Colour and luminance contrasts predict the human detection of natural stimuli in complex visual environments

Thomas E. White*, Bibiana Rojas, Johanna Mappes, Petri Rautiala, Darrell J. Kemp

*Corresponding author for this work

Research output: Contribution to journalArticle

5 Citations (Scopus)

Abstract

Much of what we know about human colour perception has come from psychophysical studies conducted in tightly-controlled laboratory settings. An enduring challenge, however, lies in extrapolating this knowledge to the noisy conditions that characterize our actual visual experience. Here we combine statistical models of visual perception with empirical data to explore how chromatic (hue/saturation) and achromatic (luminant) information underpins the detection and classification of stimuli in a complex forest environment. The data best support a simple linear model of stimulus detection as an additive function of both luminance and saturation contrast. The strength of each predictor is modest yet consistent across gross variation in viewing conditions, which accords with expectation based upon general primate psychophysics. Our findings implicate simple visual cues in the guidance of perception amidst natural noise, and highlight the potential for informing human vision via a fusion between psychophysical modelling and real-world behaviour.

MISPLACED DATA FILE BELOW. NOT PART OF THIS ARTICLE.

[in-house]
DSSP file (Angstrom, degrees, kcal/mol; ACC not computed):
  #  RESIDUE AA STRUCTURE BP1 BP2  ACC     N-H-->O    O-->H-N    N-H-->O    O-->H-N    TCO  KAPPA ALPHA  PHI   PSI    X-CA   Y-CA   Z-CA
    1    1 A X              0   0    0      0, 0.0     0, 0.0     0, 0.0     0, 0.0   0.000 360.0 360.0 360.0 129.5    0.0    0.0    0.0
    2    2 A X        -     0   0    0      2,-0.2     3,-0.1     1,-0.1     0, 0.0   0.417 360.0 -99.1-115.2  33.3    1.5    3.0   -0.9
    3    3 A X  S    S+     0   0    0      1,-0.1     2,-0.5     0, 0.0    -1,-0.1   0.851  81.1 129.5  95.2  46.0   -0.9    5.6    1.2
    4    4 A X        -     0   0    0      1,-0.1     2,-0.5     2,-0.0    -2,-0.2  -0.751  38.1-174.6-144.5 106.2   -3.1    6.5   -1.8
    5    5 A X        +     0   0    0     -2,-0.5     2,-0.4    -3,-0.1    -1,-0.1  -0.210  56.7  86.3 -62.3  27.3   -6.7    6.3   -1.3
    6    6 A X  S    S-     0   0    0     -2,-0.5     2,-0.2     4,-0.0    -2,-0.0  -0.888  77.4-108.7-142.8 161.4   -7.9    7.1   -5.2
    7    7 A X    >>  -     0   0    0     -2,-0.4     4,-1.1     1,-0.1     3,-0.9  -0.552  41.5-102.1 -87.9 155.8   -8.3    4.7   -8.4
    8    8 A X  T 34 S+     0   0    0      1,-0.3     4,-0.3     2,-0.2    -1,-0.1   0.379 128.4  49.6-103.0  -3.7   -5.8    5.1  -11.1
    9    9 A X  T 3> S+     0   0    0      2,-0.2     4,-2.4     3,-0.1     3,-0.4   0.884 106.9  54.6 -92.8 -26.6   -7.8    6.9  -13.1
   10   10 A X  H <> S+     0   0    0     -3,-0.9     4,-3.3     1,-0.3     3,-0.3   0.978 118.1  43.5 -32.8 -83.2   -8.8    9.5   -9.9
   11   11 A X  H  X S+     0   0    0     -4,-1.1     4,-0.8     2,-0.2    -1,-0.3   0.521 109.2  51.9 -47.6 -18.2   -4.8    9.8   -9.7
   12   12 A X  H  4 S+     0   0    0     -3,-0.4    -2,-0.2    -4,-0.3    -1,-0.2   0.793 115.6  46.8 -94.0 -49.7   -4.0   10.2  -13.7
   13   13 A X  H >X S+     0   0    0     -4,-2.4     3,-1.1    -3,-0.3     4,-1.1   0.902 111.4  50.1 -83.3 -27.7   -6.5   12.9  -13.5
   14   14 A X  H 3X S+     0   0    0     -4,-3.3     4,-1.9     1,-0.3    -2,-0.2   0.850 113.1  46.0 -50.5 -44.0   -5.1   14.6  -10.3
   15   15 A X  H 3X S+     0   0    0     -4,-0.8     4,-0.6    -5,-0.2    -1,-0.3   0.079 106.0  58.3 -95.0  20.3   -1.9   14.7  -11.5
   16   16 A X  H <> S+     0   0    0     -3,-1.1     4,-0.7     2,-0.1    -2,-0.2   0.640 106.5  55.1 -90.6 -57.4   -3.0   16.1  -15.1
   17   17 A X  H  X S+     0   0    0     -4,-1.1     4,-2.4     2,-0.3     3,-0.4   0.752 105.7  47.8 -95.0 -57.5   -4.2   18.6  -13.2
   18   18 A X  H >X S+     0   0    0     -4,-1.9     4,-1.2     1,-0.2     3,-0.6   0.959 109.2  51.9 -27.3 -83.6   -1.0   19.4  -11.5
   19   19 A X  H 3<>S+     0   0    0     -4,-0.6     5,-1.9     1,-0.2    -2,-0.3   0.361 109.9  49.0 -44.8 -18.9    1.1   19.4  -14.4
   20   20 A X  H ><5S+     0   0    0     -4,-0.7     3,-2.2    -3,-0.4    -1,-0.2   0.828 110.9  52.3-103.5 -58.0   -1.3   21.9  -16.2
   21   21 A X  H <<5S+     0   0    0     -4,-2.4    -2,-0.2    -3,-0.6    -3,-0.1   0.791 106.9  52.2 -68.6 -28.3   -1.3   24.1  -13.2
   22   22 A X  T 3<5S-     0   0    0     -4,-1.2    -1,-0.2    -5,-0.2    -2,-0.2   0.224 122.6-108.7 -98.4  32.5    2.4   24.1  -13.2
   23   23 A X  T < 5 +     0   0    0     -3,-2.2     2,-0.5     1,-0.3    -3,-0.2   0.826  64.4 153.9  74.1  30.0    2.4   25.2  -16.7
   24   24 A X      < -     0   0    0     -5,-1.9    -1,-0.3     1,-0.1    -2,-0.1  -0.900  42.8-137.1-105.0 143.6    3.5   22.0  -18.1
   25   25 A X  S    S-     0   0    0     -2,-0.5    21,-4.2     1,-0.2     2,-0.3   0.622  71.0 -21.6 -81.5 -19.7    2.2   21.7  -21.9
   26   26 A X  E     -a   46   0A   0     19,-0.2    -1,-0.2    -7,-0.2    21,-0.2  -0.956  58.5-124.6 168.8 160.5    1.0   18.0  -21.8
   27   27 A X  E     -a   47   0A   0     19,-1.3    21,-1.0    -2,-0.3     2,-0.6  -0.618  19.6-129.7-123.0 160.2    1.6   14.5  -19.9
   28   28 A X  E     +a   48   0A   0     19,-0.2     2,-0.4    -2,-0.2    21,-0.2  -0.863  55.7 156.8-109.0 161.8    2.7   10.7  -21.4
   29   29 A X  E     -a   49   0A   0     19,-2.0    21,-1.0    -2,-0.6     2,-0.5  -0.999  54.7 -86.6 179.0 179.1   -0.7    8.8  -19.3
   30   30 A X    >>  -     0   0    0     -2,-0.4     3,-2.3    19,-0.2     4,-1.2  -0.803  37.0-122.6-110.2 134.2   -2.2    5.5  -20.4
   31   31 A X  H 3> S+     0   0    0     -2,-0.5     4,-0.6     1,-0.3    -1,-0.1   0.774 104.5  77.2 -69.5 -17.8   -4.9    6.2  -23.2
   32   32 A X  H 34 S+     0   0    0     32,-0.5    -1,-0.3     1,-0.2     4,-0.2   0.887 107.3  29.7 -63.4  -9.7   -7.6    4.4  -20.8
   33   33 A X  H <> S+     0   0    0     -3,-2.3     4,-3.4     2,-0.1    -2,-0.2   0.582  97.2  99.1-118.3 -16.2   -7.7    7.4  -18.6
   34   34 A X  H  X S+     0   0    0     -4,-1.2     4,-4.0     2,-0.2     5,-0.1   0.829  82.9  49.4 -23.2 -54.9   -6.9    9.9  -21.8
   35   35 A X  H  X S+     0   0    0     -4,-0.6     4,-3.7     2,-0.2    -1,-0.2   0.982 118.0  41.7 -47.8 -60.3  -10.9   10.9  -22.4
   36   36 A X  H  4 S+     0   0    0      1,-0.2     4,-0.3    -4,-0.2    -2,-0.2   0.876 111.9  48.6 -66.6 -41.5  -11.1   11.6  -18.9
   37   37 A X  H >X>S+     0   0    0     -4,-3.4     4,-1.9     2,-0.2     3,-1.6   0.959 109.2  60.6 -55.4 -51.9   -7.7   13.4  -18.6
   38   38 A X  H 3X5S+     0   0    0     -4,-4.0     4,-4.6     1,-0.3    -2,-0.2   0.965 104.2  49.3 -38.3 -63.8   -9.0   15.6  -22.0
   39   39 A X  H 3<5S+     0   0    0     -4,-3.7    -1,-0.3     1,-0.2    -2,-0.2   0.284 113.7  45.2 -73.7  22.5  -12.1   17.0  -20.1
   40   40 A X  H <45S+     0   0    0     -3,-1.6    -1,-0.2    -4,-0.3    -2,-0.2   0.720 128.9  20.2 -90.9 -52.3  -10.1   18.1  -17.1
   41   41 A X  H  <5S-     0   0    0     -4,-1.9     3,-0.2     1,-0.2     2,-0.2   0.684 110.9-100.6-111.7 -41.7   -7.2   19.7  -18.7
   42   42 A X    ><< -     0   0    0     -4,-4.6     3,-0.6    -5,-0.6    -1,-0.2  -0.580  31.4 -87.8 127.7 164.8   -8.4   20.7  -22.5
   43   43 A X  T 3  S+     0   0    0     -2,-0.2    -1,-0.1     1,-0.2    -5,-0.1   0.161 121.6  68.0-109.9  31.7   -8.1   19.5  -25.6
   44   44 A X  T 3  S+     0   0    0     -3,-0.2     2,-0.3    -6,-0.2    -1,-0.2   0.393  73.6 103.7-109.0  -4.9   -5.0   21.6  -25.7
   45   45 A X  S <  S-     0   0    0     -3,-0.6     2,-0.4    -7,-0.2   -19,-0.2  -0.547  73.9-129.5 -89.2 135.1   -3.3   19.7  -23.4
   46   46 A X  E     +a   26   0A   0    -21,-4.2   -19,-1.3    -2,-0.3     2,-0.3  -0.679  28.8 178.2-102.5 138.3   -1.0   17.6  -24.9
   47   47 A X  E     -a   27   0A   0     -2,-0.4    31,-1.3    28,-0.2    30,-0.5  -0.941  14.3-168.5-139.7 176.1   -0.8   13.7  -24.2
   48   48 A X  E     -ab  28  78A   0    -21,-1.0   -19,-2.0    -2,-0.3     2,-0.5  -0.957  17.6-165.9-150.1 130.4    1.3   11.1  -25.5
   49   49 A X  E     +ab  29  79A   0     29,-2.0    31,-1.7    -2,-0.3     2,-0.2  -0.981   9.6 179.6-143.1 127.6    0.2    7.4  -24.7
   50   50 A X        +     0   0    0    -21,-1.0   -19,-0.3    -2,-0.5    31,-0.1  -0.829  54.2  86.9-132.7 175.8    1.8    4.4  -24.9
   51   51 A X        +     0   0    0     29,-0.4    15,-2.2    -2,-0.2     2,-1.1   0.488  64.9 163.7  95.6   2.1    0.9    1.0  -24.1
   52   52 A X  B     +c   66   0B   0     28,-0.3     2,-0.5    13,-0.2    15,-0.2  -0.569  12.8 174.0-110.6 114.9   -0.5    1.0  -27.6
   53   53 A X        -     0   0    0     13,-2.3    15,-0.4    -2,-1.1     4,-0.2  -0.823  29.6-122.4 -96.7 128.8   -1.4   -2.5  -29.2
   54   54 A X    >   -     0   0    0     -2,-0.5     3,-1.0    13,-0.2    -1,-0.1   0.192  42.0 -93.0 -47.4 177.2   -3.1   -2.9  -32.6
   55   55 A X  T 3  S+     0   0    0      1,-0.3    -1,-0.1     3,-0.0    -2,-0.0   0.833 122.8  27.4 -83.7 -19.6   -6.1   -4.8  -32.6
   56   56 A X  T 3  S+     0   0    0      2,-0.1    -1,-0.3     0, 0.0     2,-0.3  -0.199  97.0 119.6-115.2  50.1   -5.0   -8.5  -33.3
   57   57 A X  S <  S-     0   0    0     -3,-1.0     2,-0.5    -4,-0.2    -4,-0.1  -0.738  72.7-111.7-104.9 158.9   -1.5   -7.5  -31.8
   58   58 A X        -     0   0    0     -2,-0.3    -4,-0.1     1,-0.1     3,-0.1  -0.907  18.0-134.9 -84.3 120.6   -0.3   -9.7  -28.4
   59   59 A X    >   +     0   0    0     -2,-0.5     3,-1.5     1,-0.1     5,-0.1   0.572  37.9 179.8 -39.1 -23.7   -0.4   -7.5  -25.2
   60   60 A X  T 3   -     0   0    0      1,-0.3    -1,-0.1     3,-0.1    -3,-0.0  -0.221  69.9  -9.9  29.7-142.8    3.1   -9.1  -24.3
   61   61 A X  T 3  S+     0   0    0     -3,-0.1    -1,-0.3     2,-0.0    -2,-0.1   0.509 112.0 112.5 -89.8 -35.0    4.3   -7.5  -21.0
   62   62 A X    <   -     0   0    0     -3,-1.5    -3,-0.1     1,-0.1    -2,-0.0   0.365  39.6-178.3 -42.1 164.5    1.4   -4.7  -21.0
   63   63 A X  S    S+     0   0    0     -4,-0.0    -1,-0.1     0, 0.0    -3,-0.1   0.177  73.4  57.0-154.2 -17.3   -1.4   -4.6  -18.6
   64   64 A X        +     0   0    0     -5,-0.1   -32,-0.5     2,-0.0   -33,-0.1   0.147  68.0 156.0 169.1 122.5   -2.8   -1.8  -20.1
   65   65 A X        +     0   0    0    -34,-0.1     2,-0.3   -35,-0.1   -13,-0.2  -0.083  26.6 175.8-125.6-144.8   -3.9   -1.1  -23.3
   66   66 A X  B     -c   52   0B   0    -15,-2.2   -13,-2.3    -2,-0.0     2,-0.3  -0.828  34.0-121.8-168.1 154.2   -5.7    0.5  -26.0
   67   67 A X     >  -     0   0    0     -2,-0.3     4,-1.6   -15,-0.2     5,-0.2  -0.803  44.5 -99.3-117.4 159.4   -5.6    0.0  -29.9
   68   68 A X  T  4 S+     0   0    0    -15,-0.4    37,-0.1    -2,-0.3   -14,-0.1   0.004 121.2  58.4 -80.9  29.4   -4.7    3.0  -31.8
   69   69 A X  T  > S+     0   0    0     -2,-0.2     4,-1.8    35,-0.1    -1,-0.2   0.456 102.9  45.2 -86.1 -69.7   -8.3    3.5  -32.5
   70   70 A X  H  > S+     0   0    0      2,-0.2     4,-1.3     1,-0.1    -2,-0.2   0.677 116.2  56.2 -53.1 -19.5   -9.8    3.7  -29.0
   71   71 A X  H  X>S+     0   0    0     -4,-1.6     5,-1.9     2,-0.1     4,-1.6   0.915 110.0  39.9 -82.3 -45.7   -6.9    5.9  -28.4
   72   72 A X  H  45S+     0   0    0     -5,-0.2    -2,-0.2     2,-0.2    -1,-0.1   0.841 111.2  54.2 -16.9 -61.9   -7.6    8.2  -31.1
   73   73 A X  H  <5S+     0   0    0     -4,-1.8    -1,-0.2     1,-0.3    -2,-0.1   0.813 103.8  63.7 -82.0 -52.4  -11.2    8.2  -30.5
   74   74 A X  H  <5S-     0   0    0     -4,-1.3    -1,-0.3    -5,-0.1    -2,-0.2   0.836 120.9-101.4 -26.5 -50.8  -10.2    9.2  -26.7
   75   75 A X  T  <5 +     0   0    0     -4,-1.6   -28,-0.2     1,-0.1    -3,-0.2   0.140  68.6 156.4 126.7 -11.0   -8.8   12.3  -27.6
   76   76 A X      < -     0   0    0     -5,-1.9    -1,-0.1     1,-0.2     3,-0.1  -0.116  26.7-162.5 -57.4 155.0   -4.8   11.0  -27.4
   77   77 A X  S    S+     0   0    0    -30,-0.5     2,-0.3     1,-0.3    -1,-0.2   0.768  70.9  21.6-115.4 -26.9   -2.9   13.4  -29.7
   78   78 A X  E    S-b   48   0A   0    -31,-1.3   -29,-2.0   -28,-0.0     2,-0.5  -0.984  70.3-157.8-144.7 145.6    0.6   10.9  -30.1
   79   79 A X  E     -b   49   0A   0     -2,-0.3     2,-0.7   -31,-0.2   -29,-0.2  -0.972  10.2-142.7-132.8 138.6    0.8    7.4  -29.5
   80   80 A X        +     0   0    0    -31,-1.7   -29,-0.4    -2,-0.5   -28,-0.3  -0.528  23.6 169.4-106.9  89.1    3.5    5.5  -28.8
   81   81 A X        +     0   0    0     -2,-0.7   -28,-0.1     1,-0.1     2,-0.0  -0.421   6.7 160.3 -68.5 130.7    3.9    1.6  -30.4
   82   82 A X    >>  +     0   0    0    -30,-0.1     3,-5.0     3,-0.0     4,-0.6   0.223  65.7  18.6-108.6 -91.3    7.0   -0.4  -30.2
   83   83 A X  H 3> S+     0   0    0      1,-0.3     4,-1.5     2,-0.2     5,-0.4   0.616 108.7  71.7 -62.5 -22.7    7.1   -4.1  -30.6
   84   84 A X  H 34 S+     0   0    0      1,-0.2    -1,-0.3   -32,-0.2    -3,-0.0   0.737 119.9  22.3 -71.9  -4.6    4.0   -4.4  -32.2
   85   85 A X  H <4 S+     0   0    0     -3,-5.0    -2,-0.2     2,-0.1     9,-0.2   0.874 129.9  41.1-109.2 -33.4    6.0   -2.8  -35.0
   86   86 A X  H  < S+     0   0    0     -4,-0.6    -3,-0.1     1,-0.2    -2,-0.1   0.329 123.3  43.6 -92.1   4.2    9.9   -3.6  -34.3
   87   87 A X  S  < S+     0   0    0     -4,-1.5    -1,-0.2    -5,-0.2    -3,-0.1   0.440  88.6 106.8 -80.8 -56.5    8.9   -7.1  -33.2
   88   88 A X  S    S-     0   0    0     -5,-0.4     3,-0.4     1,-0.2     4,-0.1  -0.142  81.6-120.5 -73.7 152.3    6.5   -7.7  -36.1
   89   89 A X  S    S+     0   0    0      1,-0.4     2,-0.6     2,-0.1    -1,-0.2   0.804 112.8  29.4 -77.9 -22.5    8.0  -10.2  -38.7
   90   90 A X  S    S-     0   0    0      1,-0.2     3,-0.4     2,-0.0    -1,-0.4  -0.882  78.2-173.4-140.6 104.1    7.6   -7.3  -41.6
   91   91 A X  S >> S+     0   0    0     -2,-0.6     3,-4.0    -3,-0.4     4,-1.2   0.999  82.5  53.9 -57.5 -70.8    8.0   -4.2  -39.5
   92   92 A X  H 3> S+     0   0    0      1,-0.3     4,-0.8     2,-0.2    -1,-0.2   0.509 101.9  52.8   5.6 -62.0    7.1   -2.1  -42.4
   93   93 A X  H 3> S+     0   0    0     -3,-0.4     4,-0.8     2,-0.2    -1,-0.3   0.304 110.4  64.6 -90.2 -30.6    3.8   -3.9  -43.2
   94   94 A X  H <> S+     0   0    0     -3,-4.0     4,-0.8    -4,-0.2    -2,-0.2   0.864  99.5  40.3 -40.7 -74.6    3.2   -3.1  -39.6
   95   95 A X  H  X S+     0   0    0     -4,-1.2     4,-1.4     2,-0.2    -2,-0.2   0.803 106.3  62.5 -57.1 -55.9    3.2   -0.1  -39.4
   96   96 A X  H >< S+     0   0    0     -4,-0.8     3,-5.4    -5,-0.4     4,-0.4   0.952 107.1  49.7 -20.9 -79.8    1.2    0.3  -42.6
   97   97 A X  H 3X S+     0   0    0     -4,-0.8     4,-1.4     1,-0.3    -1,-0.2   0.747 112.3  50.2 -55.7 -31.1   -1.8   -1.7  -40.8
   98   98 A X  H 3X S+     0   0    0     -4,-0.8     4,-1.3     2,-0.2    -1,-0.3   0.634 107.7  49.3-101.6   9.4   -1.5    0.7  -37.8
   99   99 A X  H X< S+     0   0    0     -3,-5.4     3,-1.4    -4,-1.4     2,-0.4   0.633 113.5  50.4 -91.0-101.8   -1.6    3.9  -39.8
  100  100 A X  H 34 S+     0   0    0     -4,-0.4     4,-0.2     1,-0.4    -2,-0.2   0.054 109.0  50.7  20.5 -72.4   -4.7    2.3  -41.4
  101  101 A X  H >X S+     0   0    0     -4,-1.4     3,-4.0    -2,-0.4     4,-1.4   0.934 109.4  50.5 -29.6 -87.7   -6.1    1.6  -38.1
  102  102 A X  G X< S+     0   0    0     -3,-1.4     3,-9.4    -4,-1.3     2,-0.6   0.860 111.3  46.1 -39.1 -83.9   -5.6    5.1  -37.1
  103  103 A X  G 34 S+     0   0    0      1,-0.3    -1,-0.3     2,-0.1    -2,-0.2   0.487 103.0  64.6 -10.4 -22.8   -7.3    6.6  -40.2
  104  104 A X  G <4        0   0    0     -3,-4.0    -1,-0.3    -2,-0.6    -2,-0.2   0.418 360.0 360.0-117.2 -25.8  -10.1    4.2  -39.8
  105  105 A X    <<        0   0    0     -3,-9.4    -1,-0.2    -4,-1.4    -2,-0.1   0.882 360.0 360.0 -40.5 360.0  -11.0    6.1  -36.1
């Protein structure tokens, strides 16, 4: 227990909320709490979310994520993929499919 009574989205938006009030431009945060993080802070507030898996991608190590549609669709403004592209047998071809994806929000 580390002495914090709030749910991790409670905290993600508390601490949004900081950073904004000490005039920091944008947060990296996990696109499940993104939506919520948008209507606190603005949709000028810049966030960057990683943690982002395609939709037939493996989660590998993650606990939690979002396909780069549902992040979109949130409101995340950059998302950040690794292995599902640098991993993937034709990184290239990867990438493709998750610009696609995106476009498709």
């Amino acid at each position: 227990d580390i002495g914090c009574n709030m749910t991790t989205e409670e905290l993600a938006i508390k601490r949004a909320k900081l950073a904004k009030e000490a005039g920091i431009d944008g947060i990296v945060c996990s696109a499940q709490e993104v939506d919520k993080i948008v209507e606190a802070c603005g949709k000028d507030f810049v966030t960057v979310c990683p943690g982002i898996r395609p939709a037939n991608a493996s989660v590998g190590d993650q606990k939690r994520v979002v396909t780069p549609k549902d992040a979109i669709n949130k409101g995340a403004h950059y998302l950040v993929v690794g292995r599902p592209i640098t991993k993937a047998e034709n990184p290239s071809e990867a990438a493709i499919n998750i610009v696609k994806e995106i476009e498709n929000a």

Original languageEnglish
Article number20170375
Pages (from-to)1-5
Number of pages5
JournalBiology Letters
Volume13
Issue number9
DOIs
Publication statusPublished - 30 Sep 2017

Keywords

  • human
  • perception
  • psychophysics
  • sensory ecology
  • vision

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